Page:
Botulism is rare in the European Union (EU), with 80–132 cases reported annually to the European Center for Disease Prevention and Control (ECDC) between 2008 and 2021 (4). Like in many countries of continental Europe foodborne botulism accounts for the majority of botulism cases (5, 6). In Germany over 70% of the 154 total botulism cases notified between 2001 and 2020 were foodborne (7). Type A and B BoNTs are most frequently encountered and associated with various meat and vegetable products (5, 6, 8–10), whereas foodborne botulism due to serotype E is almost exclusively associated with aquatic products and more often seen in the northern hemisphere (11).
Foodborne botulism results from the consumption of food in which BoNT-producing Clostridium spp. where able to grow and produce toxins. This requires certain suitable conditions: (i) anaerobic conditions; (ii) pH-values >4.5; temperatures above 3°C; (iii) salt concentration lower than 5 % which vary somewhat between the involved species (12). Interestingly, growth occurs usually in foods in which the natural flora has been greatly reduced such as in canned, cured or fermented products; indicating that BoNT-producing clostridia have a low competition rate. Their spores show a high resistance against heat and chemicals and as a consequence modern food industry applies strict measures to assure their destruction or to prevent their germination or growth (12, 13) including challenge testing with toxic and non-toxic strains (14–17). As a consequence, modern commercial products are extremely rarely involved in foodborne botulism in particular within the EU, unlike home-made or artisan products which cause the majority of cases (18–20).
Here we describe the epidemiological and microbiological investigation of an outbreak due to commercial cured and dried roach (Rutilus rutilus) which was distributed across several countries within the EU. Four cases occurred in Germany and Spain within a week and were followed by two additional cases in Germany after the product had been recalled. A possible linked seventh case occurred in Germany about 6 months after the first illness.
2. Materials and methods
2.1. Outbreak case definition
A probable outbreak case was defined as a resident in EU/EEA with clinical symptoms compatible with botulism and disease onset on or after 1st of November 2016, and exposure to salted and dried roach. A confirmed outbreak case was defined as a probable case with detection of BoNT/E or a bont/E-coding gene in a clinical sample (21).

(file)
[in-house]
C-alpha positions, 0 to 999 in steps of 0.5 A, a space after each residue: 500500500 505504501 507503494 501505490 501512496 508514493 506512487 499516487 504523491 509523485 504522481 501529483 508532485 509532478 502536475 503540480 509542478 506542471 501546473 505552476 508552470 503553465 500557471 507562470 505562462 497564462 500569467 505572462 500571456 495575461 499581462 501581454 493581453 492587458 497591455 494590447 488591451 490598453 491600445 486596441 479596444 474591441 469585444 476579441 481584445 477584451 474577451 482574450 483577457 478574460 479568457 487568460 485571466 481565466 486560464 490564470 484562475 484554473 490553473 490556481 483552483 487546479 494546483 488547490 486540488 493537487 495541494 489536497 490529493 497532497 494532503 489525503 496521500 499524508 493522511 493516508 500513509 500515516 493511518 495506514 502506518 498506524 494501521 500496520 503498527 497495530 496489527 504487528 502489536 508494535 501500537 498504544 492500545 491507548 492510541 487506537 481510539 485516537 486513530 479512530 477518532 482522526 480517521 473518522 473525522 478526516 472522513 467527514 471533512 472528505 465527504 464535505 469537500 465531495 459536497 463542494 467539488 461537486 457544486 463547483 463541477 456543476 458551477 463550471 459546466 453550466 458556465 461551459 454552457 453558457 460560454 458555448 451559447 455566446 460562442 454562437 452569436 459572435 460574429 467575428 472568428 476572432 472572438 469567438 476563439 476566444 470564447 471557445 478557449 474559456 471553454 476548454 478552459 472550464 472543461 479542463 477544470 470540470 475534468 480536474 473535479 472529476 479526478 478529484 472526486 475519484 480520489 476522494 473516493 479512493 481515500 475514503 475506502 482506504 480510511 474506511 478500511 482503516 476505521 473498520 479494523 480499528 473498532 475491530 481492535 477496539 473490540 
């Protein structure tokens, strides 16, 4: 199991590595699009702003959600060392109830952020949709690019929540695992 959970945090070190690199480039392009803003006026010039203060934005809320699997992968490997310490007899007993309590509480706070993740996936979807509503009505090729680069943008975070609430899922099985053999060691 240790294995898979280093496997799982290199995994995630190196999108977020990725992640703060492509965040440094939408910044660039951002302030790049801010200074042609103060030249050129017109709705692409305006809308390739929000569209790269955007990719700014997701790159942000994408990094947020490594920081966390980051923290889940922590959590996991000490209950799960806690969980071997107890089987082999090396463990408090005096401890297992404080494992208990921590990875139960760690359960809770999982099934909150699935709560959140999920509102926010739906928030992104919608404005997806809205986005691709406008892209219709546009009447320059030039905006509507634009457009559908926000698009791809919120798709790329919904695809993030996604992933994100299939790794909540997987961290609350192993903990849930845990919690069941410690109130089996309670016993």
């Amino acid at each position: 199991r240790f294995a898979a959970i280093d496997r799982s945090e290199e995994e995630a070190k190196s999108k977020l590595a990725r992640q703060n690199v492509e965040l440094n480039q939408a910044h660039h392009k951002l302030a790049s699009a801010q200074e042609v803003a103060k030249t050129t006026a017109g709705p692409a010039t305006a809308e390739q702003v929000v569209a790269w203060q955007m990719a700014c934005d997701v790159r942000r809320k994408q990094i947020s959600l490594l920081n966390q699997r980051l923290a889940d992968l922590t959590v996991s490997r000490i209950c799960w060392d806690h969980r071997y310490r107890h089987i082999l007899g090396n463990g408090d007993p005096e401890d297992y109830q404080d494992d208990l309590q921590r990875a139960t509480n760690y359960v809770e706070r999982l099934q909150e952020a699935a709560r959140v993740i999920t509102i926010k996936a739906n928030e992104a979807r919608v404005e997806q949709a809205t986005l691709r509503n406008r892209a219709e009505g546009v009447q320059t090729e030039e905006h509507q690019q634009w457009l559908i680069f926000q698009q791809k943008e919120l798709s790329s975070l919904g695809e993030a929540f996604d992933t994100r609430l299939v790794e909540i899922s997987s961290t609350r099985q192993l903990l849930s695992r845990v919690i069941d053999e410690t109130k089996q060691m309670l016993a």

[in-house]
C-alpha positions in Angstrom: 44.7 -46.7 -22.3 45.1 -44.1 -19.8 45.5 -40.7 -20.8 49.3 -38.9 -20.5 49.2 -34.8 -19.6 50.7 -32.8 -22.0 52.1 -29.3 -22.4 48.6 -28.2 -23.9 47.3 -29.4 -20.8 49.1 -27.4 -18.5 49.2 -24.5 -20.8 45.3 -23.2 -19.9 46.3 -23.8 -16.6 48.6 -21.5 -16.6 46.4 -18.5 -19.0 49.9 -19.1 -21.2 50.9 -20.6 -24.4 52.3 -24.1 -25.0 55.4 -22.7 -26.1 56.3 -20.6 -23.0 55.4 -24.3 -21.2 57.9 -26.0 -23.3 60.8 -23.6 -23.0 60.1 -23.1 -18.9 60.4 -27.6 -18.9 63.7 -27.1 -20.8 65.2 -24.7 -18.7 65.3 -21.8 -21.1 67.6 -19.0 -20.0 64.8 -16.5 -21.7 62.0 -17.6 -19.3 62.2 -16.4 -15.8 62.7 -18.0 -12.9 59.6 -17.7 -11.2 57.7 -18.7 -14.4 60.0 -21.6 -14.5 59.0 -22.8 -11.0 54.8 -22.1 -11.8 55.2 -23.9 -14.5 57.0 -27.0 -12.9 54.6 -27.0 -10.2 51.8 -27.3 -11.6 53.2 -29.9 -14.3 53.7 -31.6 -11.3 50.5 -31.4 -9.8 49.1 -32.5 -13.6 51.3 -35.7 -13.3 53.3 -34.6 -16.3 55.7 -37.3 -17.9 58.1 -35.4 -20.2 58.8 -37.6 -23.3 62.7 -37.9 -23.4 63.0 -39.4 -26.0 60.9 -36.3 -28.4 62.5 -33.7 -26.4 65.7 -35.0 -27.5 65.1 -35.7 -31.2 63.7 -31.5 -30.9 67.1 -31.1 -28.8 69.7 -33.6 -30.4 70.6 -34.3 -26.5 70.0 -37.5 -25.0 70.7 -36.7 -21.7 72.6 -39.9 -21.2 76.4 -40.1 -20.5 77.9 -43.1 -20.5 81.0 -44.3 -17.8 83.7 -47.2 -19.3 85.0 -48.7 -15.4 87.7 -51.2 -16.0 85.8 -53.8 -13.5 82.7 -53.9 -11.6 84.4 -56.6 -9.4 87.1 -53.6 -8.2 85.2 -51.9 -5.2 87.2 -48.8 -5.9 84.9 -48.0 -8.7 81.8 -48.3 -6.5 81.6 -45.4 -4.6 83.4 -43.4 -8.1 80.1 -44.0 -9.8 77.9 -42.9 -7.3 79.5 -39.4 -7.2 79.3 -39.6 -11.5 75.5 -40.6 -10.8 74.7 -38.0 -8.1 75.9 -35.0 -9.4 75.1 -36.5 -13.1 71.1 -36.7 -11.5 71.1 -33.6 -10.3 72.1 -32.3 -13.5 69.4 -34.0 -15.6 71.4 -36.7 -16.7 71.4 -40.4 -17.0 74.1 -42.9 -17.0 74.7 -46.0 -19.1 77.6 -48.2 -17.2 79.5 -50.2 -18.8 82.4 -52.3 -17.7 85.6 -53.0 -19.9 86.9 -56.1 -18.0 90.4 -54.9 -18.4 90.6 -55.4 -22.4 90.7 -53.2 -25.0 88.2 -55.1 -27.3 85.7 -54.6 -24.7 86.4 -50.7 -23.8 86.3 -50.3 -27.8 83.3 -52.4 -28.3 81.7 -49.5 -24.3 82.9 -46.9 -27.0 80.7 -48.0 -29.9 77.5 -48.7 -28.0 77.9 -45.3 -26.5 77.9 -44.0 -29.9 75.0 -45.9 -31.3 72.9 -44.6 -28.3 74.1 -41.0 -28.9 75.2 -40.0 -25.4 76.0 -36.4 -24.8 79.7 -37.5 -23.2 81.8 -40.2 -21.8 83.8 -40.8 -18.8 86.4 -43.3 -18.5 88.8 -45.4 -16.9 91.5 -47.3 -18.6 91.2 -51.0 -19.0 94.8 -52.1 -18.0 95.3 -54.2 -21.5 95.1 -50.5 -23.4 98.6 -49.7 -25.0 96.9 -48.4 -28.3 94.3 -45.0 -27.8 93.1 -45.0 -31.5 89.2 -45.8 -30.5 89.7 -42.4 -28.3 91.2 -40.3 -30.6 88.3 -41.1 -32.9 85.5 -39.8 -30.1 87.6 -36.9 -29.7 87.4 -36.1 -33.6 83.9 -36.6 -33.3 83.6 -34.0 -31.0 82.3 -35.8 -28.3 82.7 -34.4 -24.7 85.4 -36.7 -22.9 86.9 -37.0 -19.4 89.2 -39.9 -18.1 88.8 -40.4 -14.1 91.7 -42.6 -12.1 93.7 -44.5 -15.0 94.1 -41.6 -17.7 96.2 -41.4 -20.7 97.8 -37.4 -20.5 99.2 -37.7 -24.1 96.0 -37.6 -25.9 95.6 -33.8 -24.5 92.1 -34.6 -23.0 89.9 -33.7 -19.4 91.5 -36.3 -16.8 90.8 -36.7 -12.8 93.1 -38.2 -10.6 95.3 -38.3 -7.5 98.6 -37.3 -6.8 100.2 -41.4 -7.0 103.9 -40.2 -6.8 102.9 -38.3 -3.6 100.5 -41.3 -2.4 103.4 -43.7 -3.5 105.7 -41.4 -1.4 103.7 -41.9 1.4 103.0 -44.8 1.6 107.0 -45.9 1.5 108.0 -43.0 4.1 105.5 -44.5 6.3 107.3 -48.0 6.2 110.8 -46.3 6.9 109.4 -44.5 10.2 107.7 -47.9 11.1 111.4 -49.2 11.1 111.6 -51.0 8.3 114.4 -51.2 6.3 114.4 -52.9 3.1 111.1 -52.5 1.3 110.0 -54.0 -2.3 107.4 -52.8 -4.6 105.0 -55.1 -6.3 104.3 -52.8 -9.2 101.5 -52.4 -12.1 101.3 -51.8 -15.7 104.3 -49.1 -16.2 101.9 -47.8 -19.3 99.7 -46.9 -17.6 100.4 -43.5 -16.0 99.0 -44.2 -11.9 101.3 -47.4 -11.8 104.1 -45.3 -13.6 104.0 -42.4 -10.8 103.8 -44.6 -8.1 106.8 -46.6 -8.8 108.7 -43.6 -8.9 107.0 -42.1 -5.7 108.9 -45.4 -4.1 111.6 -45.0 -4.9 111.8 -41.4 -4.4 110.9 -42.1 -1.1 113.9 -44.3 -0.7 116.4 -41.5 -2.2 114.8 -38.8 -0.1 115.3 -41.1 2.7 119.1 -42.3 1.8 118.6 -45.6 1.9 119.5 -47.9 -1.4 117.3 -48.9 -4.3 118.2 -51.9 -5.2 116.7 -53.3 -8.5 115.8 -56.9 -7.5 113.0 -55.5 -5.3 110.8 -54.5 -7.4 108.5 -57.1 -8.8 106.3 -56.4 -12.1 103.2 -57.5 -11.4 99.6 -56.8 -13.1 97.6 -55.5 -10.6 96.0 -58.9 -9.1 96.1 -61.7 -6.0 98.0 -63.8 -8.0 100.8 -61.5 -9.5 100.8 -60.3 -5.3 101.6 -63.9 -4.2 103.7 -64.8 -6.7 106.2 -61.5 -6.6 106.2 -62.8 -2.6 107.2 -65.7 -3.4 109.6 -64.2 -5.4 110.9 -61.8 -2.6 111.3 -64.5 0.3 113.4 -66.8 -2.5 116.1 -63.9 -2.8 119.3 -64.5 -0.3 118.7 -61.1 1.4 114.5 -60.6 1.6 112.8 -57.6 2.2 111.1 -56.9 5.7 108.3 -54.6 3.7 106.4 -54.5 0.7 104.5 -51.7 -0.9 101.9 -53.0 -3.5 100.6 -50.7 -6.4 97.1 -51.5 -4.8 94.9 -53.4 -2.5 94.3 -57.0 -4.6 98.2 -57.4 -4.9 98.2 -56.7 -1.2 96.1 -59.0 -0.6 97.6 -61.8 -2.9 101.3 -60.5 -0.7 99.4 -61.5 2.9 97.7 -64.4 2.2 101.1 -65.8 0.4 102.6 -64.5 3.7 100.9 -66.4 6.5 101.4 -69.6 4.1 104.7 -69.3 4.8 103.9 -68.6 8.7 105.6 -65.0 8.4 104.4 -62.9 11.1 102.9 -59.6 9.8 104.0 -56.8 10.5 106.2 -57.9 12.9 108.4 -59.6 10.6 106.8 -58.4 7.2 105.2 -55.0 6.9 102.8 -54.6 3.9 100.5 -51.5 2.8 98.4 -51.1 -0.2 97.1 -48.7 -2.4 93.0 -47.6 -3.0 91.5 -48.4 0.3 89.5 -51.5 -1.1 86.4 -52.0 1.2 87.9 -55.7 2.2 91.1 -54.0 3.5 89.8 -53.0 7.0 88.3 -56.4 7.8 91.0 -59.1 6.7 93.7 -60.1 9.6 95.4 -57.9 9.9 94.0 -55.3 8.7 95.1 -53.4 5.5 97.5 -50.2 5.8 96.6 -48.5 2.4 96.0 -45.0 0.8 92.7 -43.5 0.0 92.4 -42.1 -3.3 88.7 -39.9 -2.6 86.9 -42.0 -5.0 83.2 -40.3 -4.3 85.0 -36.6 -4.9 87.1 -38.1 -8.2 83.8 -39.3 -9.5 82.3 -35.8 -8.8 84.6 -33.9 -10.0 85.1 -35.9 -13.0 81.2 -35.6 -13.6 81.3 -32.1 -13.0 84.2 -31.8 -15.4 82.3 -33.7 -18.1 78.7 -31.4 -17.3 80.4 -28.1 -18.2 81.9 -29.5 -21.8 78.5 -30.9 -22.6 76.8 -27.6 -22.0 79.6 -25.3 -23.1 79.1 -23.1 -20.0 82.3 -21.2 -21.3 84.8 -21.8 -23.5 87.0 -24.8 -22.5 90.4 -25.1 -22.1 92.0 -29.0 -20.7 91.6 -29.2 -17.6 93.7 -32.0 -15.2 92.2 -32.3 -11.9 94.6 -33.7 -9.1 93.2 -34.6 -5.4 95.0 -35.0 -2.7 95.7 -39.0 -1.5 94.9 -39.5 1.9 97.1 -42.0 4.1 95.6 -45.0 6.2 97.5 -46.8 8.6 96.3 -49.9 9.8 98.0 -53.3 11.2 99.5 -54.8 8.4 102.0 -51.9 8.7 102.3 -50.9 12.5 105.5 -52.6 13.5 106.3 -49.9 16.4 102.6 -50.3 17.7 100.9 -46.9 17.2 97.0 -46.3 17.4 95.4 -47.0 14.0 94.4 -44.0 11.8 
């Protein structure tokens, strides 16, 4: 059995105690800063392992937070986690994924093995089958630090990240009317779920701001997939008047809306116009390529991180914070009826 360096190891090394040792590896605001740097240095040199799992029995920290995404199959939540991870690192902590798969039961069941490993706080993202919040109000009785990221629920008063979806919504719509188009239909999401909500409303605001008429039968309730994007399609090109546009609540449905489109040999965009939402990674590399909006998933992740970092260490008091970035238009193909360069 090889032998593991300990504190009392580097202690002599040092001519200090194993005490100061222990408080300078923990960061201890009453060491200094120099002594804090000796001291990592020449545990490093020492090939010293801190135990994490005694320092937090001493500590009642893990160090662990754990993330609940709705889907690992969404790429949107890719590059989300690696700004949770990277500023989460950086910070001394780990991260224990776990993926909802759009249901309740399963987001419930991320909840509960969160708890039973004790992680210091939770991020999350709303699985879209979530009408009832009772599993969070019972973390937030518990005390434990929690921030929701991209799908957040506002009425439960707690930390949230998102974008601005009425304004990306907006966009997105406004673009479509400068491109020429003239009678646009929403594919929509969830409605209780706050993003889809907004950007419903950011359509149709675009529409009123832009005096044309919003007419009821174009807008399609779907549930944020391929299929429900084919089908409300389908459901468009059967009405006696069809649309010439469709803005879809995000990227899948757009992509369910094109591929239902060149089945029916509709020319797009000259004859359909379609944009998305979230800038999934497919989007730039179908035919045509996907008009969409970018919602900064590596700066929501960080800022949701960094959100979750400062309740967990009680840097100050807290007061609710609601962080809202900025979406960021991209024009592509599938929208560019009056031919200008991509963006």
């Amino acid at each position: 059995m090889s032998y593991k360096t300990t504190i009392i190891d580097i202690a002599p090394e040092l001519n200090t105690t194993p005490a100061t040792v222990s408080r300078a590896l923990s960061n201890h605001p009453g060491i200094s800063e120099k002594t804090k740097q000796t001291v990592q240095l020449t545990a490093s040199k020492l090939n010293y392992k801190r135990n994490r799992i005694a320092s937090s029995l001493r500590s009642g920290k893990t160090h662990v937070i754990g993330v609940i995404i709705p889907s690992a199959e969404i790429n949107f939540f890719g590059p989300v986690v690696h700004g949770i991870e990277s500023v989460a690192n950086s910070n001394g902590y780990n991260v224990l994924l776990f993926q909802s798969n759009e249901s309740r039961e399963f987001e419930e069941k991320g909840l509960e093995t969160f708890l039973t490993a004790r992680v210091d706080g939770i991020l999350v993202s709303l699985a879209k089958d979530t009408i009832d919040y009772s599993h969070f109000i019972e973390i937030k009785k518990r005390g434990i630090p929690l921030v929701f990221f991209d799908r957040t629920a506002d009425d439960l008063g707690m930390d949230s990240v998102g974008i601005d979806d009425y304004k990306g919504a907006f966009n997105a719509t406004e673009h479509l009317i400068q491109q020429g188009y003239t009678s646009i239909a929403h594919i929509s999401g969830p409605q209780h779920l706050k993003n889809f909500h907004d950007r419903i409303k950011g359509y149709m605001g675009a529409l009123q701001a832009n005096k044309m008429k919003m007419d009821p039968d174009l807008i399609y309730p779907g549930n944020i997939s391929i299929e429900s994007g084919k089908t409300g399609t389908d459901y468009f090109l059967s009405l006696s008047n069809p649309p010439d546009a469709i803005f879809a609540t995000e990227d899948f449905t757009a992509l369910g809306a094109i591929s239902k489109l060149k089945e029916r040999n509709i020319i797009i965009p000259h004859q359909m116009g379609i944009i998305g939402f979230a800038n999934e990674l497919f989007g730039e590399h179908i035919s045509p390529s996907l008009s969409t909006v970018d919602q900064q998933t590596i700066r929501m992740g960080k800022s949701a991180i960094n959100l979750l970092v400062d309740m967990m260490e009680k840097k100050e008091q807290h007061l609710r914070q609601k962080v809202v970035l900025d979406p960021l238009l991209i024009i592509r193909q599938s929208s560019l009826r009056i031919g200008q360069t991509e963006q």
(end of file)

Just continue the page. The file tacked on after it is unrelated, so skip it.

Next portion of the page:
2.2. Epidemiological outbreak investigation
Health officers from the local health authorities interviewed patients and their family/household members as soon as possible after the onset of illness with a focus on recent food consumption history. Food samples from the households were collected whenever possible. Data on public health measures and trace-back investigations were collated from available Rapid Alert System for Food and Feed (RASFF) information. Relevant health and food authorities were contacted directly for further clarification as required.
2.3. Laboratory analysis
Suspected cases of botulism can be confirmed by showing the presence of BoNT in clinical samples such as serum, stool or gastric content. This is frequently done by the mouse bioassay (MBA) were a sample is injected intraperitoneally and the animal is observed for botulism symptoms. A sample resulting in botulism symptoms needs to be confirmed by neutralizing the BoNT(s) action by serotype-specific anti-toxins to exclude other deleterious substances (22). Other validated methods including ELISA, Endopep-MS or Endopep-ELISA may be used to detect the BoNT (23–25). Alternatively, clinical suspected botulism can be confirmed by the presence of BoNT-producing species from feces e.g., by PCR on the bont genes. In addition, the suspected food (left-overs) can be analyzed ideally for the toxin or alternatively for the producing organisms.
For the German cases, stool and serum samples were sent to the German national Consultant Laboratory for Neurotoxin-producing Clostridia (botulism, tetanus) (CL-NTC) located at the Robert Koch Institute (RKI). Serum was tested by mouse bioassays (MBA) for the presence of BoNTs, while PCR-based analyses for bont and ntnh (non-toxin non-hemagglutinin; a surrogate marker for BoNT-producing Clostridium species) genes were performed on the stool samples after anaerobic enrichment culture (26–28). Food samples were analyzed by the State Investigatory Office (LUA) in Koblenz (Rhineland-Palatinate), the Chemical and Veterinary Investigatory Offices (CVUA) in Stuttgart and Karlsruhe (both Baden-Württemberg), and the CL-NTC. Food was tested with and without prior enrichment culture for the presence of bont genes (26, 29). Toxin testing of food samples was done by MBA and sandwich ELISA (30).
Samples of the Spanish cases were initially analyzed by a regional lab, and afterwards by the National Center of Microbiology, Institute of Health Carlos III. Fish samples were analyzed by the National Food Center, Spanish Agency for Consumer Affairs Food Safety (AESAN). Serum and fish samples were tested by MBA for the presence of BoNTs.